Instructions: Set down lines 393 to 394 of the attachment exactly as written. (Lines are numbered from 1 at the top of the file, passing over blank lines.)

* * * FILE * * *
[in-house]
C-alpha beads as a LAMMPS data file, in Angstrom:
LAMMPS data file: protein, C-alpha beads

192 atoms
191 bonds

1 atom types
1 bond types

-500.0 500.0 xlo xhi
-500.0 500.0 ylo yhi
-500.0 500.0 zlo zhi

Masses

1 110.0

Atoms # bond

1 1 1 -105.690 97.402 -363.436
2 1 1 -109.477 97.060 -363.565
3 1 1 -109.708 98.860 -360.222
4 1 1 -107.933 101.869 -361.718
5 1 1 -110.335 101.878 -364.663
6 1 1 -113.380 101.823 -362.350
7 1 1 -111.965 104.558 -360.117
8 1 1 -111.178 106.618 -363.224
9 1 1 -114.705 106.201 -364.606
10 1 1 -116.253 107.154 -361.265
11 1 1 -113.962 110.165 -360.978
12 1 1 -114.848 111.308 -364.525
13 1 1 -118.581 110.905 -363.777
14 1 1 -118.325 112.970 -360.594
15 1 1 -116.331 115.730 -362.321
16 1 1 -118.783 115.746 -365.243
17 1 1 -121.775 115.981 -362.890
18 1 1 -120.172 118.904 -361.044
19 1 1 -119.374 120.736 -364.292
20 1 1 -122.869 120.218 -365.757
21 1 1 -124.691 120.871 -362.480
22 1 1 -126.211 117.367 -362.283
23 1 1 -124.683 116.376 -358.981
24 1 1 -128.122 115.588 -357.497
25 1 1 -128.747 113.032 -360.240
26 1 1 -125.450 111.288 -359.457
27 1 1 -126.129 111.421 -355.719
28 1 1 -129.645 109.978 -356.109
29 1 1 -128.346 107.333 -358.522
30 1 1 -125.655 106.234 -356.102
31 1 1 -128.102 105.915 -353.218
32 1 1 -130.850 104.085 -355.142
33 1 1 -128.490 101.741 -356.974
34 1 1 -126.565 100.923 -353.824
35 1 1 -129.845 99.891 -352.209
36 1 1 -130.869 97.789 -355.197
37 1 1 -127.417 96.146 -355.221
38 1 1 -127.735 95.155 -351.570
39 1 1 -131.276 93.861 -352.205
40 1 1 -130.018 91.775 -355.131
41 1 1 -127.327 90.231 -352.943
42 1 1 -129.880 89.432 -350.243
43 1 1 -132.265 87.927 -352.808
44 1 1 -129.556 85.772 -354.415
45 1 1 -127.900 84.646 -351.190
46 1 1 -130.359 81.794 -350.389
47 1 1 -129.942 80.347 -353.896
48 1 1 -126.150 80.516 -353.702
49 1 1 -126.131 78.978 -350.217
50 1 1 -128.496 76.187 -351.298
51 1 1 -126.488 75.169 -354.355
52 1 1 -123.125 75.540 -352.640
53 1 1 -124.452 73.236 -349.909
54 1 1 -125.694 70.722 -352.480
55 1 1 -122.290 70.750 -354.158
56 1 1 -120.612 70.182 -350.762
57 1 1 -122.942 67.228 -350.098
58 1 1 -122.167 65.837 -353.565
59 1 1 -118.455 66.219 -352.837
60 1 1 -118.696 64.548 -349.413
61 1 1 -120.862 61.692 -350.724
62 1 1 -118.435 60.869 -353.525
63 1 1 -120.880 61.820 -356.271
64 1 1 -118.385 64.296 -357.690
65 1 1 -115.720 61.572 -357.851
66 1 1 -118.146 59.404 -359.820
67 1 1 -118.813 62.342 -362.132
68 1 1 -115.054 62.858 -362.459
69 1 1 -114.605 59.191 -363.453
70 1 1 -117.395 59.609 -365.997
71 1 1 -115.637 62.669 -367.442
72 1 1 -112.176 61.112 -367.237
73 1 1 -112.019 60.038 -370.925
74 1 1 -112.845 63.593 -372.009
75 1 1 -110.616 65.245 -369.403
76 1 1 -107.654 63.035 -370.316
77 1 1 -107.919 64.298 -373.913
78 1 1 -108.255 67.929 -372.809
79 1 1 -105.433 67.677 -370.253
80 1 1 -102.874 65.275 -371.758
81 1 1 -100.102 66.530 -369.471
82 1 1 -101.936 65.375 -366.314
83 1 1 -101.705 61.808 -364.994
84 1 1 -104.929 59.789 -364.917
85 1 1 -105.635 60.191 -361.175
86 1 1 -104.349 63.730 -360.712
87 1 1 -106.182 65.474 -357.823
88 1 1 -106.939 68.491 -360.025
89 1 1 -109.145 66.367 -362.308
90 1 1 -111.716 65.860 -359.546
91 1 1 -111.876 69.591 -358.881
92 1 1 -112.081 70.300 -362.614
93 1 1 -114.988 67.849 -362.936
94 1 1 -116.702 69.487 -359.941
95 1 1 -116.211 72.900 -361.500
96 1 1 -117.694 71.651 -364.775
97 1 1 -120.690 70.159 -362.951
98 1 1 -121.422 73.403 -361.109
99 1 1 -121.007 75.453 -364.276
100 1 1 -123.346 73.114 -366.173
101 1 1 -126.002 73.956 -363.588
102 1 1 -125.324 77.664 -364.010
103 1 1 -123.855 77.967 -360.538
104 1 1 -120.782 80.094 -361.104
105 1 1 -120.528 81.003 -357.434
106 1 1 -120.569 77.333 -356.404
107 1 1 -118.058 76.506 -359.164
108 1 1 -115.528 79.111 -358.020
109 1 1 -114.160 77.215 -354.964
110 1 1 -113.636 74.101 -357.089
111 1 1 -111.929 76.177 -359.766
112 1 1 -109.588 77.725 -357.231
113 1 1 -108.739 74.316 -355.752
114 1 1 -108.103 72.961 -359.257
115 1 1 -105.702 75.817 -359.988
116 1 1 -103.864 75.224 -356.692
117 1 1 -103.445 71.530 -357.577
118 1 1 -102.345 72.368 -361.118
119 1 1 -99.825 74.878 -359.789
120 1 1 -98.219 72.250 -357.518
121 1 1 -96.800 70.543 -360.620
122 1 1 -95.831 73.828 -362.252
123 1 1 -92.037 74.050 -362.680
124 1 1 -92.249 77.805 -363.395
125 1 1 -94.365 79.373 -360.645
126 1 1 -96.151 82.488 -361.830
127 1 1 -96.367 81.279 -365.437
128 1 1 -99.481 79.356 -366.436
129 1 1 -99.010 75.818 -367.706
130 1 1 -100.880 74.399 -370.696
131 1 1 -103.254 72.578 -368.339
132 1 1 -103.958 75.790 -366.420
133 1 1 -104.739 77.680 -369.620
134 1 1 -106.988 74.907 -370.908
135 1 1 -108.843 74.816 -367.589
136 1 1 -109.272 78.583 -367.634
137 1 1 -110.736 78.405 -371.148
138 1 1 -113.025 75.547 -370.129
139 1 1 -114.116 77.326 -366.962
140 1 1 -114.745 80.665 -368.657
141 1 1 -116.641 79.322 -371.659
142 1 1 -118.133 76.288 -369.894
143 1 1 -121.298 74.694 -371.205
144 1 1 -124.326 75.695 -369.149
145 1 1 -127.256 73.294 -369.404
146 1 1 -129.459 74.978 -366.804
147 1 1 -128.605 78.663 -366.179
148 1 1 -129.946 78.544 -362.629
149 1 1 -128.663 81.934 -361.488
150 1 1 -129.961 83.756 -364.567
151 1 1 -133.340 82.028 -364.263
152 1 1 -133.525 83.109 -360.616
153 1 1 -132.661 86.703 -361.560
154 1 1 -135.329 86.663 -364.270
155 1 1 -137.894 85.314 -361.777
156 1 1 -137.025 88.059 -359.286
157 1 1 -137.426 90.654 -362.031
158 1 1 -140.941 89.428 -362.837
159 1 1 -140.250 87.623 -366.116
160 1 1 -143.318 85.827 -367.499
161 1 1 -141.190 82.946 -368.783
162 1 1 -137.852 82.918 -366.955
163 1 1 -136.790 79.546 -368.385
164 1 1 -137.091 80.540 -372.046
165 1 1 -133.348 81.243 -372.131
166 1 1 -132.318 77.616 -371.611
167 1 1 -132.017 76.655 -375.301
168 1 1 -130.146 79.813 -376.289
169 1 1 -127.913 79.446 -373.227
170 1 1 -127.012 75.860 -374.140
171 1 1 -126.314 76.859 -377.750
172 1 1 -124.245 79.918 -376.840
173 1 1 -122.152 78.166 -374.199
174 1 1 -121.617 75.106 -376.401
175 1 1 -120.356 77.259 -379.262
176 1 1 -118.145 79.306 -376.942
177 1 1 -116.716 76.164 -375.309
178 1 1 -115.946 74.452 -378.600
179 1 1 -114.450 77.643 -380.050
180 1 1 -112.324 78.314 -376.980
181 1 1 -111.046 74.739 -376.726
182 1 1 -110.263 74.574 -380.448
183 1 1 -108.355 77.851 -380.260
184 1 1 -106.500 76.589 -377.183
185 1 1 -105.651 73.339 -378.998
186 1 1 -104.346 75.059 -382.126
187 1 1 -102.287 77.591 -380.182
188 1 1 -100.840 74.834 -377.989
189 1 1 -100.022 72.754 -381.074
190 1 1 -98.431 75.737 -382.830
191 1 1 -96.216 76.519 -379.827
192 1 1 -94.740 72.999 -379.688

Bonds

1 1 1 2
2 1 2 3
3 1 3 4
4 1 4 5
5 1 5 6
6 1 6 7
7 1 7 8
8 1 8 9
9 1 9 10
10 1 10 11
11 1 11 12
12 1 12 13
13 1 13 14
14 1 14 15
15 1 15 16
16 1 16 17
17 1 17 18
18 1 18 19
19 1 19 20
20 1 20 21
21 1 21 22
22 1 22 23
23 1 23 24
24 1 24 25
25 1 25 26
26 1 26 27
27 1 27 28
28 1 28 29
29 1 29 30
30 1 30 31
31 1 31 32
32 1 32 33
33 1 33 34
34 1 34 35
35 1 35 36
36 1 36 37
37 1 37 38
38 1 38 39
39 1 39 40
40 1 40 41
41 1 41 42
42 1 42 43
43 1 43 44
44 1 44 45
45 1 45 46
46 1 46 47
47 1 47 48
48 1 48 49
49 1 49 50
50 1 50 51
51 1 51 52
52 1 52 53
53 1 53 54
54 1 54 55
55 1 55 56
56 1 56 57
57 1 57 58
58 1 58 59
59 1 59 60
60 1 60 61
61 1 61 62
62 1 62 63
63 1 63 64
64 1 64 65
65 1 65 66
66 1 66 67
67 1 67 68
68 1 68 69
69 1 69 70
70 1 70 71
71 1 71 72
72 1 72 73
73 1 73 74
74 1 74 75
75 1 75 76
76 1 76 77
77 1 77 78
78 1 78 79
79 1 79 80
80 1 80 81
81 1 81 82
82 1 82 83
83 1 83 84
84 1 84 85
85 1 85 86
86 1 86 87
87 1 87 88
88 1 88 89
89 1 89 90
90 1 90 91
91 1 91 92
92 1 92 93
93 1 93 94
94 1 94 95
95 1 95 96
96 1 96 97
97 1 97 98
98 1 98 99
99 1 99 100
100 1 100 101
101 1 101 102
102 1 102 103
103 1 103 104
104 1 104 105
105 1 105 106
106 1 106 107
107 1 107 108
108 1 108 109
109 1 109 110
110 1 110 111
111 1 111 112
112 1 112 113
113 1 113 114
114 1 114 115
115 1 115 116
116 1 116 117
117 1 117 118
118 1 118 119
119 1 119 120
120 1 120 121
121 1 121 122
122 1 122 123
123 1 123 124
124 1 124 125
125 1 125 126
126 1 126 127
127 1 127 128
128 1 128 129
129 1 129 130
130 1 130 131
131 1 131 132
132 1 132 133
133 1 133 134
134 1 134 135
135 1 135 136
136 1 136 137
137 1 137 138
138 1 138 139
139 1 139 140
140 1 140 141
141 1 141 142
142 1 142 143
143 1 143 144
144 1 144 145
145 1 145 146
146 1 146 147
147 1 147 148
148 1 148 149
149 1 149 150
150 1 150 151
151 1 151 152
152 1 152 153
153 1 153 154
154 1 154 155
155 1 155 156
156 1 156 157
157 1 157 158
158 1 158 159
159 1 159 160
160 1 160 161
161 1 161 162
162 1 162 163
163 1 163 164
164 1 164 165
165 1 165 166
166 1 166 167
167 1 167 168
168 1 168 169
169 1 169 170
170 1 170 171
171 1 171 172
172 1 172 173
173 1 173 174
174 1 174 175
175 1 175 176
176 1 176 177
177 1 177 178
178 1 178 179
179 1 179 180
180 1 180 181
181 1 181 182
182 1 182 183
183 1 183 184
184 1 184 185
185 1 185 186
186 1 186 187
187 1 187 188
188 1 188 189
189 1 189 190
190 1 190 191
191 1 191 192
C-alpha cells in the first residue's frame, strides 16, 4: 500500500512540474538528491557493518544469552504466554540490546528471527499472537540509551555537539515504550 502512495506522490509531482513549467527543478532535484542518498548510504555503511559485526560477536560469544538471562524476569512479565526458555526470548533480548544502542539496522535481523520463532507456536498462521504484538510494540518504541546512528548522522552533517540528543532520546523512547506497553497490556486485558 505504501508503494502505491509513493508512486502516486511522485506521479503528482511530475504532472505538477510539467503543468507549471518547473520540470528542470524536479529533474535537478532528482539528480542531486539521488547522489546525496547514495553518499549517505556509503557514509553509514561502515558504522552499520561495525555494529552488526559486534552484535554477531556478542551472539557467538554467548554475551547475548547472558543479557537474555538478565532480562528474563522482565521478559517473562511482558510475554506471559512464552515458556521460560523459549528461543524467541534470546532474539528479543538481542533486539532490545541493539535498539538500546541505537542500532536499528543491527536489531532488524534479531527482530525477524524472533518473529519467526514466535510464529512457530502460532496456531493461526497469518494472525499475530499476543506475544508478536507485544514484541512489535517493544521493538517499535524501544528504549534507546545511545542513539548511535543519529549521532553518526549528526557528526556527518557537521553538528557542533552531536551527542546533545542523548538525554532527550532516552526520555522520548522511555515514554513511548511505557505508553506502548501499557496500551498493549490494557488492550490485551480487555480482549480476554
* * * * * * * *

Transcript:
187 1 187 188
188 1 188 189